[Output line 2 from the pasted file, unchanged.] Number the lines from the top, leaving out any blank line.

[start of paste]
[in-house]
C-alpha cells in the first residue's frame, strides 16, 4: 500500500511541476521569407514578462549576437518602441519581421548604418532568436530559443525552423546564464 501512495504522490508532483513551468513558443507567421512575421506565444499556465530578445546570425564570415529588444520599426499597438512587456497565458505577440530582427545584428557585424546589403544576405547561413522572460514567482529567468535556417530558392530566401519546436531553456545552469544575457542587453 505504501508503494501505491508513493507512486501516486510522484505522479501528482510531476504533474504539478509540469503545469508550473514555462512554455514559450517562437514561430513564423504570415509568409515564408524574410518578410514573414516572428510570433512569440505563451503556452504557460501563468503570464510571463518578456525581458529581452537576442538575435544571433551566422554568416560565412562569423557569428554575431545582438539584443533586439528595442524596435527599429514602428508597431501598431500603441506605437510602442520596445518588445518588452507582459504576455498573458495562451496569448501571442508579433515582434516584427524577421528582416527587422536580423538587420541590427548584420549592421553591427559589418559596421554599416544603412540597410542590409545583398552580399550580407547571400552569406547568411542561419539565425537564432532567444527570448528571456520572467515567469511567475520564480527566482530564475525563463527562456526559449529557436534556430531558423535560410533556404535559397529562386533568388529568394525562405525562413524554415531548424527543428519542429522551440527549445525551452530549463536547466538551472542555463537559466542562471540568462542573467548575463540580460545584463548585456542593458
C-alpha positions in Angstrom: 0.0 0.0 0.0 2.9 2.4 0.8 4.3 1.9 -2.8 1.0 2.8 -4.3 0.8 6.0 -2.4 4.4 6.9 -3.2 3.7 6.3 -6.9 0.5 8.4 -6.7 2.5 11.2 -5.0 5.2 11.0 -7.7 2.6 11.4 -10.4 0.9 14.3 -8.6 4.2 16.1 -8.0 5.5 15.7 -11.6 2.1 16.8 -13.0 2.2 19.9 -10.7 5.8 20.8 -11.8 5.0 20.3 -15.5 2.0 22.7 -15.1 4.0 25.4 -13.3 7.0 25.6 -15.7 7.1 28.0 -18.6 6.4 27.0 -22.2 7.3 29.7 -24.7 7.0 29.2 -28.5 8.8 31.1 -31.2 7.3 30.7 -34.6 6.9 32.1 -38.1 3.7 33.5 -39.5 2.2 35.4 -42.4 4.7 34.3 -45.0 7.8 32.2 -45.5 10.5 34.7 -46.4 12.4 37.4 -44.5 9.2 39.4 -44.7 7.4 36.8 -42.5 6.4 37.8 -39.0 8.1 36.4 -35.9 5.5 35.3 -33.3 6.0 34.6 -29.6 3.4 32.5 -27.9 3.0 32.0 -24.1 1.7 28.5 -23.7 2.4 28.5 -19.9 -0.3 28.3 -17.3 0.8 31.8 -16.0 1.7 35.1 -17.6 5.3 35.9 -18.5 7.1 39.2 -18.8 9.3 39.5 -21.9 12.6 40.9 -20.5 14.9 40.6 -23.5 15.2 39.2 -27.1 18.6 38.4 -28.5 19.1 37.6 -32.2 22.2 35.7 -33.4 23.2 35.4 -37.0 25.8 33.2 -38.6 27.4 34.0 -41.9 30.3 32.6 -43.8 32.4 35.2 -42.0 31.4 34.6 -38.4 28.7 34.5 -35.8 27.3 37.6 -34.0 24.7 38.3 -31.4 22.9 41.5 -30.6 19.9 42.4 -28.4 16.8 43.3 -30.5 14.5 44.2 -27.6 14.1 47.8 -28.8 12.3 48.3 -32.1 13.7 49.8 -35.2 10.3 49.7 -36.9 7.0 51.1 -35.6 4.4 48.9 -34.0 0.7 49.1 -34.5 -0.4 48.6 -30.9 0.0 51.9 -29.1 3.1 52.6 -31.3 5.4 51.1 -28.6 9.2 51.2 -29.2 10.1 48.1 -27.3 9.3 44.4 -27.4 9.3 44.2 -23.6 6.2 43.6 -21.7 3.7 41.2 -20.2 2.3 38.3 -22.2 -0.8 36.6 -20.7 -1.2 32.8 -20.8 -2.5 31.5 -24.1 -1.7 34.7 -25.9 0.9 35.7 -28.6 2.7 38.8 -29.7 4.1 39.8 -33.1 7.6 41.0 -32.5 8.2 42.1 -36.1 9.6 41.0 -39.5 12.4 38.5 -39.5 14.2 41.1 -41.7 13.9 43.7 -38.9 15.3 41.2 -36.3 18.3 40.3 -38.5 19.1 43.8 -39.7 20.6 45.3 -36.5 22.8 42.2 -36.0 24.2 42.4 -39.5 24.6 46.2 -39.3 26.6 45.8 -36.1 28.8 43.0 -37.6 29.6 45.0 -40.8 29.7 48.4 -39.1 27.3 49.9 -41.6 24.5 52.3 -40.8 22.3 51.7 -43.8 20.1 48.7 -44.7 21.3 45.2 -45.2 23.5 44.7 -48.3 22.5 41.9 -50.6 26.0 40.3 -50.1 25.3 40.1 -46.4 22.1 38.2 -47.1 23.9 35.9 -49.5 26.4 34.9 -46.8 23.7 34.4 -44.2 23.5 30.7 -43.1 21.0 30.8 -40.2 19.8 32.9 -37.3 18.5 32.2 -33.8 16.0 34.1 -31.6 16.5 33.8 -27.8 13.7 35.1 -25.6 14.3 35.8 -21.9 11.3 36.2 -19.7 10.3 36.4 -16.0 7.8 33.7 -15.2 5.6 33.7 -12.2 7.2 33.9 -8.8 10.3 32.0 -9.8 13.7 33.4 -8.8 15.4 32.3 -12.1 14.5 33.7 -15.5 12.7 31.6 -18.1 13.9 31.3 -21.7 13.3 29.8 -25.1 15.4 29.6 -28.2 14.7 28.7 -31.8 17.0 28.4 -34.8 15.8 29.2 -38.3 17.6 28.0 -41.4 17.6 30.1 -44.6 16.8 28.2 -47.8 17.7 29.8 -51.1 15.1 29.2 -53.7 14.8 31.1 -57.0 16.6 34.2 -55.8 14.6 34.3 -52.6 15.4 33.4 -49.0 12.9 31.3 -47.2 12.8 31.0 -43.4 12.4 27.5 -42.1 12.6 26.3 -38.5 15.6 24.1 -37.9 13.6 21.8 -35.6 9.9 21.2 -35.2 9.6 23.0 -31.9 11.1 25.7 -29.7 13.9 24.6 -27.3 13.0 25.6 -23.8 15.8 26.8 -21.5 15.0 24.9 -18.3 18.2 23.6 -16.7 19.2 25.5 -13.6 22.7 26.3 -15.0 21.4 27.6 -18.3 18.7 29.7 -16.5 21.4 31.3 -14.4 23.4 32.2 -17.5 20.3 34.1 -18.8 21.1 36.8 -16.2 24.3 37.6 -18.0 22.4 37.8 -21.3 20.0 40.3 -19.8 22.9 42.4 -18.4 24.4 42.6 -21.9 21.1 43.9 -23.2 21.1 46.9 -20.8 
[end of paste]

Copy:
C-alpha cells in the first residue's frame, strides 16, 4: 500500500511541476521569407514578462549576437518602441519581421548604418532568436530559443525552423546564464 501512495504522490508532483513551468513558443507567421512575421506565444499556465530578445546570425564570415529588444520599426499597438512587456497565458505577440530582427545584428557585424546589403544576405547561413522572460514567482529567468535556417530558392530566401519546436531553456545552469544575457542587453 505504501508503494501505491508513493507512486501516486510522484505522479501528482510531476504533474504539478509540469503545469508550473514555462512554455514559450517562437514561430513564423504570415509568409515564408524574410518578410514573414516572428510570433512569440505563451503556452504557460501563468503570464510571463518578456525581458529581452537576442538575435544571433551566422554568416560565412562569423557569428554575431545582438539584443533586439528595442524596435527599429514602428508597431501598431500603441506605437510602442520596445518588445518588452507582459504576455498573458495562451496569448501571442508579433515582434516584427524577421528582416527587422536580423538587420541590427548584420549592421553591427559589418559596421554599416544603412540597410542590409545583398552580399550580407547571400552569406547568411542561419539565425537564432532567444527570448528571456520572467515567469511567475520564480527566482530564475525563463527562456526559449529557436534556430531558423535560410533556404535559397529562386533568388529568394525562405525562413524554415531548424527543428519542429522551440527549445525551452530549463536547466538551472542555463537559466542562471540568462542573467548575463540580460545584463548585456542593458